The Charlotte News

Friday, May 28, 1948


Site Ed. Note: The front page reports that King Abdullah of Trans-Jordan announced that the battle for old Jerusalem, a less than one-mile square area of the city, had ended this date with the surrender at 2:30 p.m. of the last 400 Jewish holdouts, trapped for days without food and water following two weeks of fighting against a greatly outnumbering Arab Legion force. Under the terms of surrender, the Red Cross would receive the 300 women and children and the elderly men in the old city, and the remainder would be sent to a concentration camp outside Palestine. The total number in the old city were said by Jews to number 1,500 to 1,600.

Israelis continued to claim to hold control of most of the modern city of Jerusalem.

Jewish forces claimed capture of two Arab villages, Beit Sasun and Beit Jix, along the crucial Tel Aviv-Jerusalem supply route. A decisive battle was ongoing for Latrun along the road, which the Jews claimed also to have captured, though details of the battle were not released by Israeli military security. The British Near East radio described Latrun as one the largest battles fought in Palestine thus far.

To the north, Jewish sources reported capture of the Arab village of Zir'in, midway between Nazareth and Jenin, pivot of the Jenin-Nablus-Tulkarm triangle, on the Arab-Jewish border of the U.N. partition line.

Britain had ordered 21 of 37 British officers to withdraw from Palestine and their service in the Arab Legion of King Abdullah. The remaining 16 were mercenaries of Abdullah and thus were not subject to British orders.

The 41 detained Americans in Lebanon, who had been removed from the American ship Marine Carp at Beirut as being able to bear arms for Israel, had agreed to return directly to the U.S. The State Department was negotiating the terms of release.

The State Department announced that the U.S. was planning to ship 60 million dollars worth of military surplus supplies to Iran, including a few tanks, fighter and cargo planes, guns and ammunition. The Senate Appropriations Committee had approved the aid. The State Department found Iran not on good terms with the Arabs and so saw little chance that the arms would be used against Israel.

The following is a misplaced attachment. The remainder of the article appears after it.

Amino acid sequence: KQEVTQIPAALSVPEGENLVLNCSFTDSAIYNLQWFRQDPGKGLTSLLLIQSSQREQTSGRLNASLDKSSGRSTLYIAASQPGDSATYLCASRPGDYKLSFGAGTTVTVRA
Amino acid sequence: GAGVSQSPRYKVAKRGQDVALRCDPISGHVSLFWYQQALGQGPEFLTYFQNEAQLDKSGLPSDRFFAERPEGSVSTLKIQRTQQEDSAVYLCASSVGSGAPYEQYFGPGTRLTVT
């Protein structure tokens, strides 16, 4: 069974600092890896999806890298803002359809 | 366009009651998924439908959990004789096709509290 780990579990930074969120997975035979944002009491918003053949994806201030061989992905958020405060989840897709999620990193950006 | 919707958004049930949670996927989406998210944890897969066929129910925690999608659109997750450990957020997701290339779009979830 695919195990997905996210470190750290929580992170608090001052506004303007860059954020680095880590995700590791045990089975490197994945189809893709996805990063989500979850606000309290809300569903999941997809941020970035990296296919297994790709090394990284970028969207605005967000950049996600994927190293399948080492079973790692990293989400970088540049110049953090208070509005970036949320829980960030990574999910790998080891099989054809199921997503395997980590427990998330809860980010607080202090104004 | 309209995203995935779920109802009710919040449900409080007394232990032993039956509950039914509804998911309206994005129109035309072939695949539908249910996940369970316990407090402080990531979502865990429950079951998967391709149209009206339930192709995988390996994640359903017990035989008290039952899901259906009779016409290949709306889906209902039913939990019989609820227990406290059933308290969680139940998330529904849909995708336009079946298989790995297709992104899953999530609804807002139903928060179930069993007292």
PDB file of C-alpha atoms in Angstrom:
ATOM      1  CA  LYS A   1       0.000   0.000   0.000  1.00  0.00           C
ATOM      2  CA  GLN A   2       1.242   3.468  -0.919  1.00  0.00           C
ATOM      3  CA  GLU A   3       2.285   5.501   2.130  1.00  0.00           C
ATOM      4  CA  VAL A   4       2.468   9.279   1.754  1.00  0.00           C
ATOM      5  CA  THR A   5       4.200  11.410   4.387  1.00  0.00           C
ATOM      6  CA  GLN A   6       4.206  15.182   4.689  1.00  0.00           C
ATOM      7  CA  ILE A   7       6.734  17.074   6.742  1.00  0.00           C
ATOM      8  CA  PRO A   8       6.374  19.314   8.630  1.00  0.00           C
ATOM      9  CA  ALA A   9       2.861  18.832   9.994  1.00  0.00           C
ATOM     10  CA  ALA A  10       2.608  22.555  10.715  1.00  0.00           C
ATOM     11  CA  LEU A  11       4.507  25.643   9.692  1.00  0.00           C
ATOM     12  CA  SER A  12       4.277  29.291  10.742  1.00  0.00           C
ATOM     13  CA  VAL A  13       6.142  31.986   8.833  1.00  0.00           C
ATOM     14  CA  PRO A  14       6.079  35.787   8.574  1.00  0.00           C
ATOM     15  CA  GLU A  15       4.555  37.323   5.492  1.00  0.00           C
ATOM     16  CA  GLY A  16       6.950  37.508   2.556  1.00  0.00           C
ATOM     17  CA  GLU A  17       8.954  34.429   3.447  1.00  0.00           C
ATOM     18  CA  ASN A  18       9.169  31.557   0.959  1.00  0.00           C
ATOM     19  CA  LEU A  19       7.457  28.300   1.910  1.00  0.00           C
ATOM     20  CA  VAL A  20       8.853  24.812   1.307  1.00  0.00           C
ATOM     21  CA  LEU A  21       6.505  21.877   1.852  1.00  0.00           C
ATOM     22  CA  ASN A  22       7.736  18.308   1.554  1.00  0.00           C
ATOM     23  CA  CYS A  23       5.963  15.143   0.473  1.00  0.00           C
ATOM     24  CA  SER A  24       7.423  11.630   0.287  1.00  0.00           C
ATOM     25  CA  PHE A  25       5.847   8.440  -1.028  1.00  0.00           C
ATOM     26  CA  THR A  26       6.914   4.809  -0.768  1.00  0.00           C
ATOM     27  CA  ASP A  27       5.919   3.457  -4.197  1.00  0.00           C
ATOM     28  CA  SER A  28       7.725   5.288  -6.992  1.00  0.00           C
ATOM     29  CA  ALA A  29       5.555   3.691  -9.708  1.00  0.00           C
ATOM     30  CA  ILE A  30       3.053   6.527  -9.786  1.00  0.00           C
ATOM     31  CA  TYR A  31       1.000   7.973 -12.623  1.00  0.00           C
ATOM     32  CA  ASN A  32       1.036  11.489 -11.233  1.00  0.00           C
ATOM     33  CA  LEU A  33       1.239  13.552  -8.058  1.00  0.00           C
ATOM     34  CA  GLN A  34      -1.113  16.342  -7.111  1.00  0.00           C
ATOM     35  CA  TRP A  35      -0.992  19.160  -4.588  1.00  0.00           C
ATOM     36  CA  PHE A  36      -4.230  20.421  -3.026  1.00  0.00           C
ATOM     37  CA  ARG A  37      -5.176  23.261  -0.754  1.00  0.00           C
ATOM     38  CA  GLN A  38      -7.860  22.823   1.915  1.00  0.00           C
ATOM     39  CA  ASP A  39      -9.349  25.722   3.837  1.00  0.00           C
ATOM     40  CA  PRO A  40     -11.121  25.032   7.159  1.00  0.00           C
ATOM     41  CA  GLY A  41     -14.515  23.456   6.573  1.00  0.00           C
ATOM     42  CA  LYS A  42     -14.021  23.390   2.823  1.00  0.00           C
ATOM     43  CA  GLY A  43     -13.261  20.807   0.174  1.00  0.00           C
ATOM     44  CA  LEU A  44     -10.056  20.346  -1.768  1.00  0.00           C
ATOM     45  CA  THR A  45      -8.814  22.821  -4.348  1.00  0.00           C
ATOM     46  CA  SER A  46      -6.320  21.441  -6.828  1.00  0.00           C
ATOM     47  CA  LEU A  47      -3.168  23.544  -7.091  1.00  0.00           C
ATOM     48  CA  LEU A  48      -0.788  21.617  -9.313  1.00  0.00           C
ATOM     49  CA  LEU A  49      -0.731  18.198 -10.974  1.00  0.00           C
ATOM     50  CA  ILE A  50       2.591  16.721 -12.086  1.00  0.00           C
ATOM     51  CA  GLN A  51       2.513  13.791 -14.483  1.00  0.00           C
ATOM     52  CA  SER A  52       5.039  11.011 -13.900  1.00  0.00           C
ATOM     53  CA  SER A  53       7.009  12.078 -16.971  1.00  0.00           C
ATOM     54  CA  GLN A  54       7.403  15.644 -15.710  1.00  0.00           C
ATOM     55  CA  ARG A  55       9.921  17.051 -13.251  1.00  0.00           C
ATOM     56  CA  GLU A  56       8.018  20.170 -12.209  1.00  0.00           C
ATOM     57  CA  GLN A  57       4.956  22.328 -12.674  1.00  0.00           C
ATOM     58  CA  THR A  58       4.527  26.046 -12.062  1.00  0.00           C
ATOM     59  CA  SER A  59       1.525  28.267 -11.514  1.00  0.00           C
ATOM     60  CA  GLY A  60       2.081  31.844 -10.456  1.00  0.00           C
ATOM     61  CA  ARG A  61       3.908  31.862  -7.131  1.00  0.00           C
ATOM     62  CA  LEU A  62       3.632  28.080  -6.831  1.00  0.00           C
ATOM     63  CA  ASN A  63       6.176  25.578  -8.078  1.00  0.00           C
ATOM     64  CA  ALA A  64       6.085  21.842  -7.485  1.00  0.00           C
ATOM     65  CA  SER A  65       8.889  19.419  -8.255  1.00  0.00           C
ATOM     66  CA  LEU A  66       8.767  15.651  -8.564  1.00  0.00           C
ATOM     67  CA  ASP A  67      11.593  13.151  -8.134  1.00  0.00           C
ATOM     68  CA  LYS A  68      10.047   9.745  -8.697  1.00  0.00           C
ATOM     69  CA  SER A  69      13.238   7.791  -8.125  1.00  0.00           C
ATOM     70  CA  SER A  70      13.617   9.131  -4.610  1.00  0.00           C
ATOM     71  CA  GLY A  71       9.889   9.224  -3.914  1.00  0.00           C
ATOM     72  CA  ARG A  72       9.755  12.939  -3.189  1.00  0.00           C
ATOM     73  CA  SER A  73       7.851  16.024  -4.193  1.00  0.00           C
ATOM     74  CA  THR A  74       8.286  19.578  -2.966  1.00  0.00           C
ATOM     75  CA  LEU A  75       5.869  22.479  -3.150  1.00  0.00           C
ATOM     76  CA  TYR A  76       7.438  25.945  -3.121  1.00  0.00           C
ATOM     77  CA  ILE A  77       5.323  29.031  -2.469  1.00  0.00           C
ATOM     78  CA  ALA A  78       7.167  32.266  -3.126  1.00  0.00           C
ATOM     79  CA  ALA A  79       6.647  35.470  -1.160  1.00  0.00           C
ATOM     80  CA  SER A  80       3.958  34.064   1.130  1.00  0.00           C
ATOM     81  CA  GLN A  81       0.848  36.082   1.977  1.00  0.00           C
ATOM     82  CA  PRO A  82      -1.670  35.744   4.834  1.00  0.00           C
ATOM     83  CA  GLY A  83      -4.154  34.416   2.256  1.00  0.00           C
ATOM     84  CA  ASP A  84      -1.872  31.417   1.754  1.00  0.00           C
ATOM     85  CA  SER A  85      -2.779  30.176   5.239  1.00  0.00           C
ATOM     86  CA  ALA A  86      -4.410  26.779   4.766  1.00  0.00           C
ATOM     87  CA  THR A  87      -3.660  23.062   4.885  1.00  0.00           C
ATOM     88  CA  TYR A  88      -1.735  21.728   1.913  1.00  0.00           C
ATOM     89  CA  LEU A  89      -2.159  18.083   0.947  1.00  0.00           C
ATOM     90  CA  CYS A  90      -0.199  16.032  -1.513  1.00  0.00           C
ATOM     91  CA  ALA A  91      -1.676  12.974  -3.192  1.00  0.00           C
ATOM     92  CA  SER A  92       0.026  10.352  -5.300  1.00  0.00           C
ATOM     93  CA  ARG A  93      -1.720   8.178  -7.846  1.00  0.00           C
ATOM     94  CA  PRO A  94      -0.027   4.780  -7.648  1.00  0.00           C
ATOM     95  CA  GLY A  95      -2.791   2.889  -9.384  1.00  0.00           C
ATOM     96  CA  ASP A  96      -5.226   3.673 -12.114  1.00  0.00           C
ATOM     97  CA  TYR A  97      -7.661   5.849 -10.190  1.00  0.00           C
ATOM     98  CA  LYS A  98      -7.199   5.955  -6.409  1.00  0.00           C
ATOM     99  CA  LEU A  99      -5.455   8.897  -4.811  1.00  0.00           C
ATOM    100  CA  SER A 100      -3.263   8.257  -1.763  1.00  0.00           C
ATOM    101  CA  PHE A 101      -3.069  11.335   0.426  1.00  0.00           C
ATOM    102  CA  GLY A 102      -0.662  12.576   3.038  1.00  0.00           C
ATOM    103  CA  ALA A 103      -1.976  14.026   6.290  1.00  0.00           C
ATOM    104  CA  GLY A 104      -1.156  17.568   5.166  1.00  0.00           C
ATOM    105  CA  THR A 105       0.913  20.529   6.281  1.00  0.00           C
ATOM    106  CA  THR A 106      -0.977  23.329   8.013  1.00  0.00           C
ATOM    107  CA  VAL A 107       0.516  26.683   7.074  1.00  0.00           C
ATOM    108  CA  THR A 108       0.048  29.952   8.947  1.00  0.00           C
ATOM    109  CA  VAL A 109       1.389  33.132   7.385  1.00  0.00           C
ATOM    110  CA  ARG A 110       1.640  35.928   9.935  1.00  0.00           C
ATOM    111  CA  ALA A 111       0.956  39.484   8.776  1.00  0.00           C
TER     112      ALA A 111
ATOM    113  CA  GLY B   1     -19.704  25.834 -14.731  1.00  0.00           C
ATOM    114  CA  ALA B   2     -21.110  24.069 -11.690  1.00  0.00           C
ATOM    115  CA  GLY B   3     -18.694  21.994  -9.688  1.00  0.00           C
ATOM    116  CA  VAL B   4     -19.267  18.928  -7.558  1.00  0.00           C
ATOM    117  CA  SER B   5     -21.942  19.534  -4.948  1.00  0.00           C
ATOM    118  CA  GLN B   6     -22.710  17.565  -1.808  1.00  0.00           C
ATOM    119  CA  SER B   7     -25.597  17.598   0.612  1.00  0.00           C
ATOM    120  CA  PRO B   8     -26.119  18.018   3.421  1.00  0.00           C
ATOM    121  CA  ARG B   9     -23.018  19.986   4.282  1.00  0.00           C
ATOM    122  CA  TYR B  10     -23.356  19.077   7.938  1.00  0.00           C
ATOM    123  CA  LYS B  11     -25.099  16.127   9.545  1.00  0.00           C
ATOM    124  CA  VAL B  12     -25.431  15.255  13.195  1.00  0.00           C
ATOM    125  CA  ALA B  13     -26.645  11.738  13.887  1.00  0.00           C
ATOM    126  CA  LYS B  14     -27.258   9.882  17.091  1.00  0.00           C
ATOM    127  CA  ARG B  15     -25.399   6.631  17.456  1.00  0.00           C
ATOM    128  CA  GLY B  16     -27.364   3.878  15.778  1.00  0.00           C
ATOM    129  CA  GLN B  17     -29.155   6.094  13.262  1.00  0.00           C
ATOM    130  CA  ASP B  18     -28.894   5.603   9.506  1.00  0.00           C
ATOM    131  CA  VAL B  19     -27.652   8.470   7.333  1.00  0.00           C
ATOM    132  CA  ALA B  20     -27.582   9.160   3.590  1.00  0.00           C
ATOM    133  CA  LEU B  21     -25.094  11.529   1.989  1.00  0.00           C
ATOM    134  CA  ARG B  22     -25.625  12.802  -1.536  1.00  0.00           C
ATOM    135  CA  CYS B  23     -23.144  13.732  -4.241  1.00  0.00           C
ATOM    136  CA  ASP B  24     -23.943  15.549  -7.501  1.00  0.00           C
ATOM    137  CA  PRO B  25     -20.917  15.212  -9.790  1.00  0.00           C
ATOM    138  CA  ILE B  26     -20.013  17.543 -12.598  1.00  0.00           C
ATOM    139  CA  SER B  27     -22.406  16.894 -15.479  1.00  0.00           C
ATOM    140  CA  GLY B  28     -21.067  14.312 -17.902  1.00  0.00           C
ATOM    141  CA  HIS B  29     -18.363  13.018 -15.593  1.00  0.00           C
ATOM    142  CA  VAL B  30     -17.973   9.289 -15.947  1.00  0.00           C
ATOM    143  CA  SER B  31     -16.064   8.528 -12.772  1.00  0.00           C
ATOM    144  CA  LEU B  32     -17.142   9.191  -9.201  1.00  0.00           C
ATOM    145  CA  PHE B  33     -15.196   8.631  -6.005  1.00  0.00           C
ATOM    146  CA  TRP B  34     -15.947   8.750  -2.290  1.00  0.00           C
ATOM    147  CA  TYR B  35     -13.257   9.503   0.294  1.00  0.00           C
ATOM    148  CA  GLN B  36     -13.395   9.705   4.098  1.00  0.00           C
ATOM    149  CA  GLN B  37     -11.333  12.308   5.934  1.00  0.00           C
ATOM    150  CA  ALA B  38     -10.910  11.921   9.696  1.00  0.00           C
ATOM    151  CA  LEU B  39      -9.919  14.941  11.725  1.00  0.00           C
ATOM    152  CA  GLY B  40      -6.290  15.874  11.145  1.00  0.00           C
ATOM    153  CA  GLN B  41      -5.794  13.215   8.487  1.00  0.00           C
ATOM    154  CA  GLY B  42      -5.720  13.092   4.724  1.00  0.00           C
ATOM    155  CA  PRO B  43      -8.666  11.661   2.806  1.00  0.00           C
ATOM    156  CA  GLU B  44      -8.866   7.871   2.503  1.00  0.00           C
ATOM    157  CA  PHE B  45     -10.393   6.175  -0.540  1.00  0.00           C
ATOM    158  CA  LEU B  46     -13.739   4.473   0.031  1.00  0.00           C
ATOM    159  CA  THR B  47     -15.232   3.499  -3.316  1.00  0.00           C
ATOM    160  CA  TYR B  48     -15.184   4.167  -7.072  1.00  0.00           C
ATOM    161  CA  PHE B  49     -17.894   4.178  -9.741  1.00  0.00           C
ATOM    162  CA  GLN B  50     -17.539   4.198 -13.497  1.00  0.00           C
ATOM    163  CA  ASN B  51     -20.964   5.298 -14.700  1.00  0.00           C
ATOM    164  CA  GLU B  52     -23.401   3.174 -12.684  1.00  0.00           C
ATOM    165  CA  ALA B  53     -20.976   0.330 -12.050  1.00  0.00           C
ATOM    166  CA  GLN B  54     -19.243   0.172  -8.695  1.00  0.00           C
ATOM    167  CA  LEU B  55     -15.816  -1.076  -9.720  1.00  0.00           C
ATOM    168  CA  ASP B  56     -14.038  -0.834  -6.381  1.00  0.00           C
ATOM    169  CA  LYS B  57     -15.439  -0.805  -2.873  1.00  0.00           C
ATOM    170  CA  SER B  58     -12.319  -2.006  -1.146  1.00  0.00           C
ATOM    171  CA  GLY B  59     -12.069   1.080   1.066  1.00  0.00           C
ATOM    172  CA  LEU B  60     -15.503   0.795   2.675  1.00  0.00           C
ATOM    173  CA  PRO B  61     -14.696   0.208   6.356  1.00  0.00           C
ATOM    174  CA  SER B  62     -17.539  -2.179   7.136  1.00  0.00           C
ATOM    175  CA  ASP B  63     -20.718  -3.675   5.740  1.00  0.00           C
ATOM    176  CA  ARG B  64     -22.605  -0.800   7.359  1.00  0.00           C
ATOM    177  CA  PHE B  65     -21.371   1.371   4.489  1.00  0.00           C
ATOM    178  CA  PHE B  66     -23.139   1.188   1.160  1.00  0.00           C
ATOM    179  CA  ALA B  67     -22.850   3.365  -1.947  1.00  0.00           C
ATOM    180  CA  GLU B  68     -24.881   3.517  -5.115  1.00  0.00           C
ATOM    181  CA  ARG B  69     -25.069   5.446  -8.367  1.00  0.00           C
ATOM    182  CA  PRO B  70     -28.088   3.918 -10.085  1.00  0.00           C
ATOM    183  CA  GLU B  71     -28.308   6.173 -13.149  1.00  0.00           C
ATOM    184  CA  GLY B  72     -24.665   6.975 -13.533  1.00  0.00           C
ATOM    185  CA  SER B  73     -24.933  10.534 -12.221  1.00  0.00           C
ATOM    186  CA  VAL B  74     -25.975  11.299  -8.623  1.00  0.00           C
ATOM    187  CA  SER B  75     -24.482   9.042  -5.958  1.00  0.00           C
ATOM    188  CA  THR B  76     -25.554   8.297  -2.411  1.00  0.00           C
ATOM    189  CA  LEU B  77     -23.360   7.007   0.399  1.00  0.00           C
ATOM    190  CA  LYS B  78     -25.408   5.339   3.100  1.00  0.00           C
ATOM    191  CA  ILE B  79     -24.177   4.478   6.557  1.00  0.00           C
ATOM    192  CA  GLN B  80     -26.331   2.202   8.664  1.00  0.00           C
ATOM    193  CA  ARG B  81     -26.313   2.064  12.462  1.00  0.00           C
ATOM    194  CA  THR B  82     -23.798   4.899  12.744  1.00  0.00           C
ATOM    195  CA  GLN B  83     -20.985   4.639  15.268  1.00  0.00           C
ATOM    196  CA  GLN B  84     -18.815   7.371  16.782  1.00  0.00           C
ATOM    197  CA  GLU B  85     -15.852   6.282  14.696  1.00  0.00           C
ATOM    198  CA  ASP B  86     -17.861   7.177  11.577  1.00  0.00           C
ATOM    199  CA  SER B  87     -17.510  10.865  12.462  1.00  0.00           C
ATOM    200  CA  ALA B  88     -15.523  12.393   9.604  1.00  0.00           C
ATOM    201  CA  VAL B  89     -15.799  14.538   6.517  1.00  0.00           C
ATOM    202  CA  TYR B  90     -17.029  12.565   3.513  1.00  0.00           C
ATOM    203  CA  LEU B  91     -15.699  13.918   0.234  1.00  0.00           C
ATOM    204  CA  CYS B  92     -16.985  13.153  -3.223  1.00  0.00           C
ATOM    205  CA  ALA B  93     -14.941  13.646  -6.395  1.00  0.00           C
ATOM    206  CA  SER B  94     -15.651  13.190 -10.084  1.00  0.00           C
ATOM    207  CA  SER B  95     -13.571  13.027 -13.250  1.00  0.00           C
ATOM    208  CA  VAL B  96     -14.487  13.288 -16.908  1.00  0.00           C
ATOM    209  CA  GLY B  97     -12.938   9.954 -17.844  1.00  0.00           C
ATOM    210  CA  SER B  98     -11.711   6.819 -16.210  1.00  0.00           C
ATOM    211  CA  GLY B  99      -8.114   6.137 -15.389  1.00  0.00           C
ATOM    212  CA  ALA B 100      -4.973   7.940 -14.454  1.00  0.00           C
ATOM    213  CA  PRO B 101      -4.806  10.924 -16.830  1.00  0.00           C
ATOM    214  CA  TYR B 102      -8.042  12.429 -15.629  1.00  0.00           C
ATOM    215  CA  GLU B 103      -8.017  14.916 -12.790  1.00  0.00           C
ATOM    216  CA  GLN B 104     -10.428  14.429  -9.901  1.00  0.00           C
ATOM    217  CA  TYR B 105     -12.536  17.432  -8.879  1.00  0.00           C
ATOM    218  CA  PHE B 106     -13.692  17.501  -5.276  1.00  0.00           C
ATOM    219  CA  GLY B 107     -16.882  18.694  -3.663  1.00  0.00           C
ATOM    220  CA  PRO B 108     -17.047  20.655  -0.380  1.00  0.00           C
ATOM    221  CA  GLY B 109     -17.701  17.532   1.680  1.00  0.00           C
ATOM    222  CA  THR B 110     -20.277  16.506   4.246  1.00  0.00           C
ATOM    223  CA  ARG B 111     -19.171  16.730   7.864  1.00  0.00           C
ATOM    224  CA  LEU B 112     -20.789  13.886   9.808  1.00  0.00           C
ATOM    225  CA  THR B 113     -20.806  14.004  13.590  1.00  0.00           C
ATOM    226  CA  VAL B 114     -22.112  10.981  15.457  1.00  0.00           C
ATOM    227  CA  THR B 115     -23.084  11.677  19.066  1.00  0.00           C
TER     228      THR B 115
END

Prime Minister Jan Christian Smuts of the Union of South Africa resigned after defeat in Tuesday's election by Dr. Daniel Francois Malan, an outspoken isolationist favoring segregation of the native population. The Nationalists formed a coalition with the Afrikaners to win the election. Mr. Smuts lost his seat in Parliament in the election and his United Party wound up in the minority vis-à-vis the coalition. Mr. Smuts had been Prime Minister since 1939 and had also served in the post from 1919 to 1924.

General MacArthur stated that he would not wish to return to the U.S. until after the Republican convention, starting June 21. The statement came in reply to the vote of the Senate Appropriations Committee to have him appear to testify anent Far East relations. General MacArthur said that he wanted to avoid any political taint to his return to the U.S. for the first time since before Pearl Harbor.

The GOP Policy Committee determined to try to adjourn the second session of the 80th Congress on June 19 and abandon all except emergency meetings in committees. The Congress intended to complete work on the displaced persons bill to admit 200,000 immigrants over a four-year period, the proposed draft bill, aid to the Western European Union, and the extension of the Reciprocal Trade Agreements Act, in addition to regular appropriations matters. No schedule had been set for the pending civil rights legislation.

Attorney General Tom Clark labeled 32 more groups "subversive", adding to a list of about 90 so labeled the previous November. The list was for the Federal Loyalty Review Board, assessing the loyalty of Federal Government employees. Membership in one of the organizations was deemed by the President to be only one factor in assessing loyalty.

William Z. Foster, American Communist Party leader, said that if the Mundt-Nixon bill were to become law, the Party would not obey its requirements, subjecting "subversive" organization officials to criminal penalties for non-registration and not supplying membership lists. He said that the bill would create a "Fascist police state" in the country and would destroy the bill of rights.

Don't worry. Under Mr. Nixon's own definition, the bill excludes political parties and so, obviously, the Communist Party, as long as it fields a slate of candidates, is not within the ambit of the proposed legislation.

In Marion, O., a father drove his car with his two little girls, ages 3 and 2, into the path of an oncoming passenger train moving at 70 mph, killing all three of them instantly. The father had bought the little girls two bottles of soda pop and made a telephone call to his estranged wife, threatening to kill himself and the girls, a half hour before he undertook the action. The father had just been cited for contempt by a court for violation of a restraining order to prevent him from contact with his family after the wife had filed for divorce two weeks earlier.

In Rockville Centre, N.Y., the blonde woman who was advertising for a husband, provided he had $10,000 and would support her and her two children, had extended her deadline for interviewing her several respondents until Tuesday, to accommodate a sucker from Lexington, Ky., who claimed to be a breeder of thoroughbred horses. A North Carolina manufacturer was among those vying for the nurse-hatcheck girl's hand. Whether they called her "Snapshot" was not indicated.